Wednesday, May 30, 2007

The importance of being earnest

The talking heads have been all over the airwaves with renewed zeal since Hollywood decided it’s getting warmer. (Never mind that those who actually understand and advance the natural sciences have been talking about this for years.) Now that the issue of climate change has once again entered the public awareness, the media have facilitated a wave of debate, primarily among people who are not scientists.
I’ve heard those who believe the weight of current scientific opinion declare victory and describe any further discussion as "beating a dead horse." I’ve heard those antagonistic to the research on climate say, "this is just what I believe and nothing you say can change my mind." There remain other skeptics, as there should in our system of science, who tout a litany of statistics and factoids, which range from flat-Earth science to perfectly valid concerns.
To address the argumentative skeptic, New Scientist published a special report, Climate change: A guide for the perplexed. The report, arranged into 26 sections dealing with popular climate science myths, is on the whole well researched and well written. I would recommend it to anyone interested in the climate debate, regardless of your opinion on the subject. However, among my favorite bones of contention, I ran across this in the page on modeling:

Finally, the claim is sometimes made that if computer models were any good, people would be using them to predict the stock market. Well, they are!
A lot of trading in the financial markets is already carried out by computers. Many base their decisions on fairly simple algorithms designed to exploit tiny profit margins, but others rely on more sophisticated long-term models.
Major financial institutions are investing huge amounts in automated trading systems, the proportion of trading carried out by computers is growing rapidly and some individuals have made a fortune from them. The smart money is being bet on computer models.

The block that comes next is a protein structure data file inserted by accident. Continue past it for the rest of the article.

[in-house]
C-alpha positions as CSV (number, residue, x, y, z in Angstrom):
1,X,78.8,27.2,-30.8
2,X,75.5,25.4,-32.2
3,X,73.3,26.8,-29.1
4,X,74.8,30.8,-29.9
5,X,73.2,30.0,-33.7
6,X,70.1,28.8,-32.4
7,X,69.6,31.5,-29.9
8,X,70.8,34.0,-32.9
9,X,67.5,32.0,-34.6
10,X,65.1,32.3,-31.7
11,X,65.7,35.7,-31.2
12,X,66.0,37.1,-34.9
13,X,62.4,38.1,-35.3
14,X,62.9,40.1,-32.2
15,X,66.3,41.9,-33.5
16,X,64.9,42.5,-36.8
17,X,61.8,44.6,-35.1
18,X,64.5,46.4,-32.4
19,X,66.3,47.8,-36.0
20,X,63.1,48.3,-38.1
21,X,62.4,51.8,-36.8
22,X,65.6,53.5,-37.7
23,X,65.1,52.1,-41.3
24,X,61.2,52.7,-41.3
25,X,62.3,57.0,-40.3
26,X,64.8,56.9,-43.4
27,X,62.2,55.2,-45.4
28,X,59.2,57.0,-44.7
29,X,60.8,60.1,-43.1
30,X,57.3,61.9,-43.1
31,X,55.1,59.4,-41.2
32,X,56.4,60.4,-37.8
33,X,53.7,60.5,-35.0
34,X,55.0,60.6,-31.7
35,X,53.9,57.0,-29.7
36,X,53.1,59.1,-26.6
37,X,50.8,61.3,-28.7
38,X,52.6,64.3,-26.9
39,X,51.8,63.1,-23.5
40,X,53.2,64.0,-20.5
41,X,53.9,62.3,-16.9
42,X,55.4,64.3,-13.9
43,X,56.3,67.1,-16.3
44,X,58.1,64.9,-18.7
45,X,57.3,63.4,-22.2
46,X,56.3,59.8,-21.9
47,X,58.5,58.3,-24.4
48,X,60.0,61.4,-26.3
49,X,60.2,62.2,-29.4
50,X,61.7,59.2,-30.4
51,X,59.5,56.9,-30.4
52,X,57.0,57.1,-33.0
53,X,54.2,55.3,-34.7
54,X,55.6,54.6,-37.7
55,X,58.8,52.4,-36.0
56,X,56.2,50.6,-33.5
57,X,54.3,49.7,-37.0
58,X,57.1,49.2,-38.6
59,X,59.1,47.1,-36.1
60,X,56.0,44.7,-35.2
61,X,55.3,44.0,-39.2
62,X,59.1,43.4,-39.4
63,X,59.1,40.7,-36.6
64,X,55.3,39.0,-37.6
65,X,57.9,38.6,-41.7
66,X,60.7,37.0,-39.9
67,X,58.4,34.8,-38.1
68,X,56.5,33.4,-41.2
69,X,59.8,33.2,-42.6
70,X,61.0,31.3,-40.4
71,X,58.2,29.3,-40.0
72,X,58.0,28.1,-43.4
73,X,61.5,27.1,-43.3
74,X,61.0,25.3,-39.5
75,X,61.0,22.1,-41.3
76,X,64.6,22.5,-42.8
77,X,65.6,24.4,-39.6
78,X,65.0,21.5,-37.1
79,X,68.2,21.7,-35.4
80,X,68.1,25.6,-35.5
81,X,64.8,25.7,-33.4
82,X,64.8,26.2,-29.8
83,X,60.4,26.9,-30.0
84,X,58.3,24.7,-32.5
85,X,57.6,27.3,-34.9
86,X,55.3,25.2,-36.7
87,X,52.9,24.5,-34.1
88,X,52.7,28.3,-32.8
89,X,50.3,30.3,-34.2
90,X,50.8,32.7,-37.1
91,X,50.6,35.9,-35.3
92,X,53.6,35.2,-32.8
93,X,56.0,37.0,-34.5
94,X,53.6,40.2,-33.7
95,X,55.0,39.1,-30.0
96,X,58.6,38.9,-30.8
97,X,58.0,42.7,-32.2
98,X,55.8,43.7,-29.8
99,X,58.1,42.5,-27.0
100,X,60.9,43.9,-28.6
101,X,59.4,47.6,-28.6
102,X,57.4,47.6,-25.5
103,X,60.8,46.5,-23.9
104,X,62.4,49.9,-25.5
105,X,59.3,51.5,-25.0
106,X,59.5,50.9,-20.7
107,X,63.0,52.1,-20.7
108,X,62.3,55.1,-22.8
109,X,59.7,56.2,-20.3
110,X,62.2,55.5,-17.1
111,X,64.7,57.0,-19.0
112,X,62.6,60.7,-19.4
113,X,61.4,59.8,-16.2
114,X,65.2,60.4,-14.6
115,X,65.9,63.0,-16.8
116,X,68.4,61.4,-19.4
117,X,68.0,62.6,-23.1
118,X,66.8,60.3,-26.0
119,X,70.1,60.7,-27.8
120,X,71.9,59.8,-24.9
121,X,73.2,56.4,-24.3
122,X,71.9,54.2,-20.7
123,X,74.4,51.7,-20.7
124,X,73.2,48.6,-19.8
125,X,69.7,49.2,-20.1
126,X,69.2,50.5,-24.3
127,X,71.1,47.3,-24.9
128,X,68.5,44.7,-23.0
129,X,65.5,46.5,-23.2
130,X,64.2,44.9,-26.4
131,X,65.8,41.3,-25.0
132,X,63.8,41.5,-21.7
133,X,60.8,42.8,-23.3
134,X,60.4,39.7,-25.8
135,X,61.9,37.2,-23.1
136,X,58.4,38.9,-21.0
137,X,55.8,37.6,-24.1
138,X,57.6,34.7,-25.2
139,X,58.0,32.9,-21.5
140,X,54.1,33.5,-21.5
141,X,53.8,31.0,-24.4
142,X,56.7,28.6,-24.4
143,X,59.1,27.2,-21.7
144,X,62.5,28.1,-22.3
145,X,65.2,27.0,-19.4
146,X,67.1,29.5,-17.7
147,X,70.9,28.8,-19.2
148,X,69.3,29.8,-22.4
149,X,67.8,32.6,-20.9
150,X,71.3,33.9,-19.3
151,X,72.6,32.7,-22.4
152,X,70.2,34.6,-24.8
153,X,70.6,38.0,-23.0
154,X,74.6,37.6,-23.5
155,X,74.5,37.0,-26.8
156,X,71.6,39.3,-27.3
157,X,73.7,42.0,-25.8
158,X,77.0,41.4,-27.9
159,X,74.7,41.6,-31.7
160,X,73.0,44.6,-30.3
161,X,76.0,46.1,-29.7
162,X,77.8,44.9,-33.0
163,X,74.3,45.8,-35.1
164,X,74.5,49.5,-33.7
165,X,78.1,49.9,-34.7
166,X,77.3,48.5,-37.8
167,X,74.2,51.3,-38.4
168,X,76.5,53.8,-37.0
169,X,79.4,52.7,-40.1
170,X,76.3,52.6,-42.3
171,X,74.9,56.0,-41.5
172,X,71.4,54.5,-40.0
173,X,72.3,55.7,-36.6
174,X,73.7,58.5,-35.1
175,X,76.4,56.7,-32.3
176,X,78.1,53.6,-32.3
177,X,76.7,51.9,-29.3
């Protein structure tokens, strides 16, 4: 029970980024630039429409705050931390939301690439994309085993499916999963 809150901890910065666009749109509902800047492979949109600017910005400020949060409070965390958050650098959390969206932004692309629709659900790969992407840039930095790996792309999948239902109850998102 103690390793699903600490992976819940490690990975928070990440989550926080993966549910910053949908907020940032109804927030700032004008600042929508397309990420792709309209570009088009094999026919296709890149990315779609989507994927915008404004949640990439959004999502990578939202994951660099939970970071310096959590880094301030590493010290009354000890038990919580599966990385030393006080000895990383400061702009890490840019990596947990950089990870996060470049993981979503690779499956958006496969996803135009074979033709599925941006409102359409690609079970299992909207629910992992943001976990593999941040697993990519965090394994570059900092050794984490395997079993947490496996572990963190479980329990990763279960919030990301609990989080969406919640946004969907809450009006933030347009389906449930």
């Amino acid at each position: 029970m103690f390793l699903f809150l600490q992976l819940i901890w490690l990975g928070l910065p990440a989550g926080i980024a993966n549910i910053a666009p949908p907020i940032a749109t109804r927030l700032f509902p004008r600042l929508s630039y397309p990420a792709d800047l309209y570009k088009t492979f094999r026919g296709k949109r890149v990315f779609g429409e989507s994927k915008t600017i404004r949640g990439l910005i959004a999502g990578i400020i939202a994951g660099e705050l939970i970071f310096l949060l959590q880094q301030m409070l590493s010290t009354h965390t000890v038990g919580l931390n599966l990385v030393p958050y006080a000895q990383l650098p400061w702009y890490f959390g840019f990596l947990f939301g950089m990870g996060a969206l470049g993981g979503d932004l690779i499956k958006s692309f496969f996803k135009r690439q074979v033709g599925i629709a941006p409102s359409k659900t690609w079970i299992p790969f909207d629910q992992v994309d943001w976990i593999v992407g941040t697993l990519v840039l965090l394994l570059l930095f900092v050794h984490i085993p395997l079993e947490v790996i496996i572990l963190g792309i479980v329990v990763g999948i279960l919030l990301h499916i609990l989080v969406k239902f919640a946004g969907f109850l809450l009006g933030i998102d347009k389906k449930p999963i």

This statement is misleading. While government and industry do use increasingly robust computational tools to model markets and economies, New Scientist fails to make that connection. Electronic trading systems are not analogous to climate models, rather they process transactions in a similar fashion to the checkout system at an online retailer. Simple algorithms that make trades based upon small price fluctuations are also cool, but they do not attempt to model or predict anything, any more than a mousetrap predicts the number and frequency of mice attracted to bait. This evasive language on the subject of models may lead readers to question the veracity of other statements made throughout the site.
Part of the problem lies in the fact that many people don’t understand how professional science works. Many recall having solved for velocity in high school physics, or followed that epic poem that ends in "to make ATP" in college biology. At the professional level science does not fit neatly into half-page problems and essay questions, and requires judgment, years of hard work, and collaboration to reach meaningful conclusions. Many confuse debate over technique or corollary details as an attack on broad conclusions.
The contention of so many fields of science that humans are changing the global climate is a grave concern. The general public only now seems to be waking up to what scientists have been cautioning for years. And, as with any contentious debate in the United States, there are many who are digging their heels in because their party or their community leaders say so.
In a culture that lives on opposing dogmas and often struggles with developments in science, we can’t afford to confuse matters. As we work toward parlaying a hard-won mass-realization into changes in mindset and behavior, we must be honest.

Friday, May 25, 2007

It was a very good year

I deviate today from my normal train of thought to observe a small anniversary. The Influence Machine has now been delivering its signature brand of analysis, polemics, and looted-art for a year. Beginning under the name "Phrenology" with the idea of exploring perceptions and the connection between people and ideas, this blog has kept me busy writing about our world, politics, and art.
I’d like to express my gratitude to all of those readers who have taken the time to visit and read what I have to say. For those who add their own insights and questions, this little anniversary is as much yours as it is mine.
I’d especially like to thank the blogger formerly known as Revolutionary Poetics for that last nudge out of the nest on the subject of poetry. Charise, Jez, and the vanished Windwhisperer, it’s always great to read what you think.